VALLEY OF DESOLATION, Dominica — As I picked my way over hot rocks and bubbling mud in the pouring rain, I realized Dominica was not for the faint-hearted. I was hiking to the Boiling Lake, a bizarre cauldron of steaming-hot water, 200 feet across, and one of the strangest sights on this rugged and beautiful Caribbean island.
The hike is a six-hour round trip that runs through dense rainforest and over mountain ridges before emerging in the Valley of Desolation - an eerie, treeless swath of volcanic devastation striped black and orange with mineral deposits and swirling with mist and steam. Like so much in Dominica, the journey takes effort - but it's worth it.
This jagged, densely rainforested island, about 29 miles long and 16 miles wide, is located between Guadeloupe and Martinique in the Eastern Caribbean, 375 miles southeast of San Juan, Puerto Rico. A poor country of 71,000 dependent on agriculture and tourism, Dominica brands itself the Caribbean's "Nature Island," and the name is justified.
Visitors will find exceptionally friendly people, all-but deserted black-sand beaches and a mountainous interior of dense rainforest, clean rushing rivers and jungle waterfalls. Even for a halfhearted hiker, it is inspiring - almost any walk can end with the chance to swim in a river pool beneath a sparkling cascade.
"There is such a delicate balance of nature here," said Jem Winston, an enthusiastic Englishman who runs 3 Rivers Eco-Lodge, an environmentally friendly retreat near Dominica's wild east coast. "We've got everything - heavy rain, heavy sun, volcanoes, earthquakes."
My friends and I based ourselves at 3 Rivers, the rough-and-ready resort Winston has carved out of a former banana plantation.
The lodge takes its environmentalism seriously, and has a clutch of international awards to prove it. Electricity and hot water are solar-generated, and Winston is installing a hydroelectric generator to boost the site's power supply. His pickup truck runs on cooking oil. The cabins have showers, but guests can also take the locally made biodegradable soap provided down to an idyllic swimming hole in one of the site's eponymous three rivers.
The onsite restaurant provides hearty meals, with fruit and vegetables drawn from 3 Rivers' own organic gardens.
"What I loved about here compared to other countries was that the people cared about the nature," Winston said. "They want development, but they don't want to destroy the land to do it."
After a night at the lodge, we decided to tackle the hiking opportunities offered by Dominica's wild, mountainous interior.
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Much of it falls within the 17,000-acre Morne Trois Pitons National Park. A UNESCO World Heritage site, the park is home to freshwater lakes, rivers, mountain pools and numerous signs of the volcanic activity lurking beneath the island's surface - especially the Boiling Lake, a volcanic fumerole flooded with roiling, boiling water heated by the molten lava beneath.
The trail to the lake begins alongside a rushing river before arcing upwards through the rainforest. Our guide pointed out the fauna and flora of the forest: the Mountain Whistler, which mimics other birds; giant gommier trees, used by the island's native Carib people to make dugout canoes; the tree called bwa bande, whose allegedly aphrodisiac bark - peeled and soaked in hot water - is known as "forest Viagra."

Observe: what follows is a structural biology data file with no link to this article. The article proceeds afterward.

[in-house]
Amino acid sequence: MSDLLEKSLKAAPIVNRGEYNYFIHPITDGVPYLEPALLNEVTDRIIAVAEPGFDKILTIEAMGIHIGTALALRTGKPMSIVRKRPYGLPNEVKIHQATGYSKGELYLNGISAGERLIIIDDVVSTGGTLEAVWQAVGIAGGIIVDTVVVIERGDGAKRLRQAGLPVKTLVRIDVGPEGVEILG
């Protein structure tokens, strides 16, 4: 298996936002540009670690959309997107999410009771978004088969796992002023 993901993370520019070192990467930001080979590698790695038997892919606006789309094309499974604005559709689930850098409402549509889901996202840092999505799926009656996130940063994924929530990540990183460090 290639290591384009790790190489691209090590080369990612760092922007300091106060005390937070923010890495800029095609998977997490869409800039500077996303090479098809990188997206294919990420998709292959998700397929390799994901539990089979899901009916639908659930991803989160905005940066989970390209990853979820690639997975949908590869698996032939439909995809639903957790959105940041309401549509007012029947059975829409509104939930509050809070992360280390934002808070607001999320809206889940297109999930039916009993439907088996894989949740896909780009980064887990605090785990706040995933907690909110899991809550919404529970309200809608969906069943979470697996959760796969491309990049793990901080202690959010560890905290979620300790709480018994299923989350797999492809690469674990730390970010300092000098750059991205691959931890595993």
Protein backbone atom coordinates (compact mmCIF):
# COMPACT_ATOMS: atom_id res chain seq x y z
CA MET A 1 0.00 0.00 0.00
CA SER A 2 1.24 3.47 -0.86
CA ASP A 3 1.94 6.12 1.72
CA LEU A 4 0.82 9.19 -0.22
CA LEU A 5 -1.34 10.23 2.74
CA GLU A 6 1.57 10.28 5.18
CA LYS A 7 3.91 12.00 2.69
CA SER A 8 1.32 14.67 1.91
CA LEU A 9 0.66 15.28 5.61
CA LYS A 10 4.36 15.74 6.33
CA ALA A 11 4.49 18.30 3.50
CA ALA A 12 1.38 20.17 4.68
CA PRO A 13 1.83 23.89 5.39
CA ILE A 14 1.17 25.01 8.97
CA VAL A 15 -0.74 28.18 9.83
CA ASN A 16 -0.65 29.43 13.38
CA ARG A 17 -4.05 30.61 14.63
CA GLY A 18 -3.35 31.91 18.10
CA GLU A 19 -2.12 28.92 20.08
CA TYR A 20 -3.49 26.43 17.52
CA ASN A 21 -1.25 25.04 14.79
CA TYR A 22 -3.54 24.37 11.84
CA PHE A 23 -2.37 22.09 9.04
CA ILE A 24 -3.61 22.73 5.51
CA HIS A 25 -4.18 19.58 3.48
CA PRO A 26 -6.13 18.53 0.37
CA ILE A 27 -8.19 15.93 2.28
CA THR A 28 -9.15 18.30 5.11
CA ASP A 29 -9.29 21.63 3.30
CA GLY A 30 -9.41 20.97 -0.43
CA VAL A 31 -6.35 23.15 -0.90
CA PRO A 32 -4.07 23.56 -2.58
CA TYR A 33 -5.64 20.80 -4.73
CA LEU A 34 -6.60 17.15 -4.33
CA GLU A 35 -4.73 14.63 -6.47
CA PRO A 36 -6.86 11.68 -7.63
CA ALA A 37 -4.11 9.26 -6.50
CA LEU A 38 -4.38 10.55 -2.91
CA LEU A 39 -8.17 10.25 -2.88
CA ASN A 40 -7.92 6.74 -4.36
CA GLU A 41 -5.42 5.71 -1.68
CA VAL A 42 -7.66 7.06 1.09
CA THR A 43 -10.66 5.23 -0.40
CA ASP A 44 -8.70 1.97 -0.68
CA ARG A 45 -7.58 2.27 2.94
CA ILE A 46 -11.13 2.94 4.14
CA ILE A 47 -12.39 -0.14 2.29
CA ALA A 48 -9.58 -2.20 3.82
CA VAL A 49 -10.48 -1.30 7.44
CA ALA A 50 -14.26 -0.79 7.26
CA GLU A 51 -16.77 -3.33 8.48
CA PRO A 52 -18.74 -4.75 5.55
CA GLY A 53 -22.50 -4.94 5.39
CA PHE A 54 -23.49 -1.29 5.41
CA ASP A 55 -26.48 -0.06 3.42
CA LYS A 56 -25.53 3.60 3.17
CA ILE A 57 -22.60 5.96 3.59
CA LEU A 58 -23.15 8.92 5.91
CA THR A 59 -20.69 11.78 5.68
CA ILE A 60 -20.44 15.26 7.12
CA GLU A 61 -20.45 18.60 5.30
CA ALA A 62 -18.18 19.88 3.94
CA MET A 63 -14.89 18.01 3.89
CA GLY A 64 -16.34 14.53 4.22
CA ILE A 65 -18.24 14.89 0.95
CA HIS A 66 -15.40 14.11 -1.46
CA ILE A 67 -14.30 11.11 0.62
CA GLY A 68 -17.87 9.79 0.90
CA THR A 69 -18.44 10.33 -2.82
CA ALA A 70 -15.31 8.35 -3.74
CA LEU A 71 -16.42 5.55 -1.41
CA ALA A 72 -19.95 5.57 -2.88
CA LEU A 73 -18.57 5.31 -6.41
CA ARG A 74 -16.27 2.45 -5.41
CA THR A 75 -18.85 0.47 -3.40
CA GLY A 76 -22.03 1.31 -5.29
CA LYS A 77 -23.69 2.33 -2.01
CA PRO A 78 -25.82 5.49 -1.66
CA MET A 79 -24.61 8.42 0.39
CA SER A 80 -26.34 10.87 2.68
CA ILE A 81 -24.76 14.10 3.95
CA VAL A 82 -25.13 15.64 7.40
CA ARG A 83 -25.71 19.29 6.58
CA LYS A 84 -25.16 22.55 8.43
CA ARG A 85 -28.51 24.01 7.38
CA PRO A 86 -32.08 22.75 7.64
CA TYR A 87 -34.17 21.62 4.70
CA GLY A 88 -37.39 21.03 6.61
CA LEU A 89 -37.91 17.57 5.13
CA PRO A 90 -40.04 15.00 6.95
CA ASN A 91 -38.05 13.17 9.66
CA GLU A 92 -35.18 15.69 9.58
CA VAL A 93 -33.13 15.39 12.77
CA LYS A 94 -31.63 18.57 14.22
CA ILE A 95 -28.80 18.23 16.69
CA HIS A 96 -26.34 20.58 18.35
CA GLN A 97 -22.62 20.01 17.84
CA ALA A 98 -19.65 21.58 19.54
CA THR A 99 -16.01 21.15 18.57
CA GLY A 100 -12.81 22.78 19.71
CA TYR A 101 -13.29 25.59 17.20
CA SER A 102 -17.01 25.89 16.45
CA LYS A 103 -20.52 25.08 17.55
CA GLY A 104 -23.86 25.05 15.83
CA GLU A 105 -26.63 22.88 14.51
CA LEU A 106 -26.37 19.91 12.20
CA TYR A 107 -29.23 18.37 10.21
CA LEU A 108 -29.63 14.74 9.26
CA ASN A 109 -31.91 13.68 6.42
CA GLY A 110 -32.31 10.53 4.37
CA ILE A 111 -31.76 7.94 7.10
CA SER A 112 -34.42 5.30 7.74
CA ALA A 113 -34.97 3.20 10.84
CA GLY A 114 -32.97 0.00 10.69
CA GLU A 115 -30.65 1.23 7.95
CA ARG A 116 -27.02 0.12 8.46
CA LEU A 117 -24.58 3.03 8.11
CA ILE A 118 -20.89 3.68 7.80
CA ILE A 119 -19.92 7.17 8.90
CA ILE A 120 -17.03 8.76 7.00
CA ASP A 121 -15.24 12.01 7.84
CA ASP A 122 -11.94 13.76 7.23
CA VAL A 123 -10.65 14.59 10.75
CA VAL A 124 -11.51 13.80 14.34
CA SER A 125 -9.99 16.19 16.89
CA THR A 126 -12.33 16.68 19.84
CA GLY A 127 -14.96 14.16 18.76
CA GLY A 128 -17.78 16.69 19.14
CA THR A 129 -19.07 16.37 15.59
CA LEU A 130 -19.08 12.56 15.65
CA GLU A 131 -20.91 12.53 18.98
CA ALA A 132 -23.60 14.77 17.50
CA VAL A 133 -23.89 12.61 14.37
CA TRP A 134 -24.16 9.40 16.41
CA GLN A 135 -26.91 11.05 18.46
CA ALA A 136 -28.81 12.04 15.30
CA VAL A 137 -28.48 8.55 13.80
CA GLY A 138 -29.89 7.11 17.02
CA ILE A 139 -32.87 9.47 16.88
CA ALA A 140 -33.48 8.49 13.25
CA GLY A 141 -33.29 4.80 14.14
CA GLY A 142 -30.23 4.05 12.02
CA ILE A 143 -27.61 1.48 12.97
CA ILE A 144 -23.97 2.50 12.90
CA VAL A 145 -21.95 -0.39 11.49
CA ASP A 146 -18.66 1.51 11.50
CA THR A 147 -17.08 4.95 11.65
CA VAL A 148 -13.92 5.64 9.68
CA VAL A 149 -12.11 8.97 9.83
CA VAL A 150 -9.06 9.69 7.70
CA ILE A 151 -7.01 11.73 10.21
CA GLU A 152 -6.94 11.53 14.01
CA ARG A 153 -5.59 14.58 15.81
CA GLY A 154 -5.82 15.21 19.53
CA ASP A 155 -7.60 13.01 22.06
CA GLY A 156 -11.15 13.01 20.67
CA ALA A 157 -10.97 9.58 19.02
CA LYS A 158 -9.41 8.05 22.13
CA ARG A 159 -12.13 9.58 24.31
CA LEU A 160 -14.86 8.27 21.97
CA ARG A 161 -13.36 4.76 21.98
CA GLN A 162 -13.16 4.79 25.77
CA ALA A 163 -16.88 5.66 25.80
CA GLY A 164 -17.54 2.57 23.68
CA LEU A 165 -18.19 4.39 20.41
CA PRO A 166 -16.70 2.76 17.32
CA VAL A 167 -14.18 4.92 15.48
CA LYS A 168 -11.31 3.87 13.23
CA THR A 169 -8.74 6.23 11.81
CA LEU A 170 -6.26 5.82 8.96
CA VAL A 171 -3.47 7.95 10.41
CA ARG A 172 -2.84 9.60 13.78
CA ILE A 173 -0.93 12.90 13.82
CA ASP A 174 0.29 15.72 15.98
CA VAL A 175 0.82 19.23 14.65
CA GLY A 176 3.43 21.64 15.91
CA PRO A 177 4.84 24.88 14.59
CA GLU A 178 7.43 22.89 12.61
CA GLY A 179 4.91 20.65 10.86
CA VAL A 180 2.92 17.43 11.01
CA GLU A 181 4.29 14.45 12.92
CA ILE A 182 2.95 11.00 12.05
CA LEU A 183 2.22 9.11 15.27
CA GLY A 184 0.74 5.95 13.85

The trail emerges into clearing on a mountain ridge, more than 3,000 feet above sea level, where views extend to the coastal capital, Roseau, and the Caribbean Sea beyond.
From there, it's a steep descent to the Valley of Desolation - a desolate expanse that looks more like Iceland than a tropical island. Barren of trees, the valley is littered with rocks in black, brown, yellow and orange; crisscrossed bright blue and milky white streams; and dotted with jets of sulfurous steam and hot water bubbling from the earth.
Over one more ridge sits Boiling Lake, gray-blue within its circular crater, its surface shrouded in steam.
Dominica authorities have worked to ease the journey - the trail, though often steep and wet, is well maintained, with wooden steps in parts. A new picnic shelter has been built, from wood hauled up to the site by foot, just before the trail's final section.
The return journey is easier, and our sense of triumph at having reached the lake was only slightly dampened by the rain that began as we arrived and continued for the next three hours.
Relief was at hand as we emerged, limping and wet, from the forest. At the trailhead is Ti Tou Gorge, where a natural pool provides the chance for a revitalizing dip. A short swim, against the current, through a narrow ravine and you emerge in a sun-dappled canyon where a waterfall plunges into a rock pool.
We ended the day exhausted but refreshed.
The next day, we were ready for another hike - but a shorter one. Fortunately, the area around 3 Rivers offers many opportunities for walking, river swimming and exploring.
Winston recommended a truly off-the-beaten-track destination, a secret beach just a 10-minute drive from 3 Rivers.
Getting there involves a walk through the woods, followed by descent of a 100-foot cliff face, aided only by a fixed rope and some sturdy tree roots. At the bottom is a deserted beach pummeled by a spectacular waterfall that arcs from the cliff-top straight into the sea. It's a stirring sight with the chance for a refreshing shower before tackling the climb back up the cliff.
Locals have received funding to replace the rope with a rope ladder that will make it slightly easier to reach this beautiful spot. Dominica is making some concessions to tourism - but don't expect the luxury treatment just yet.
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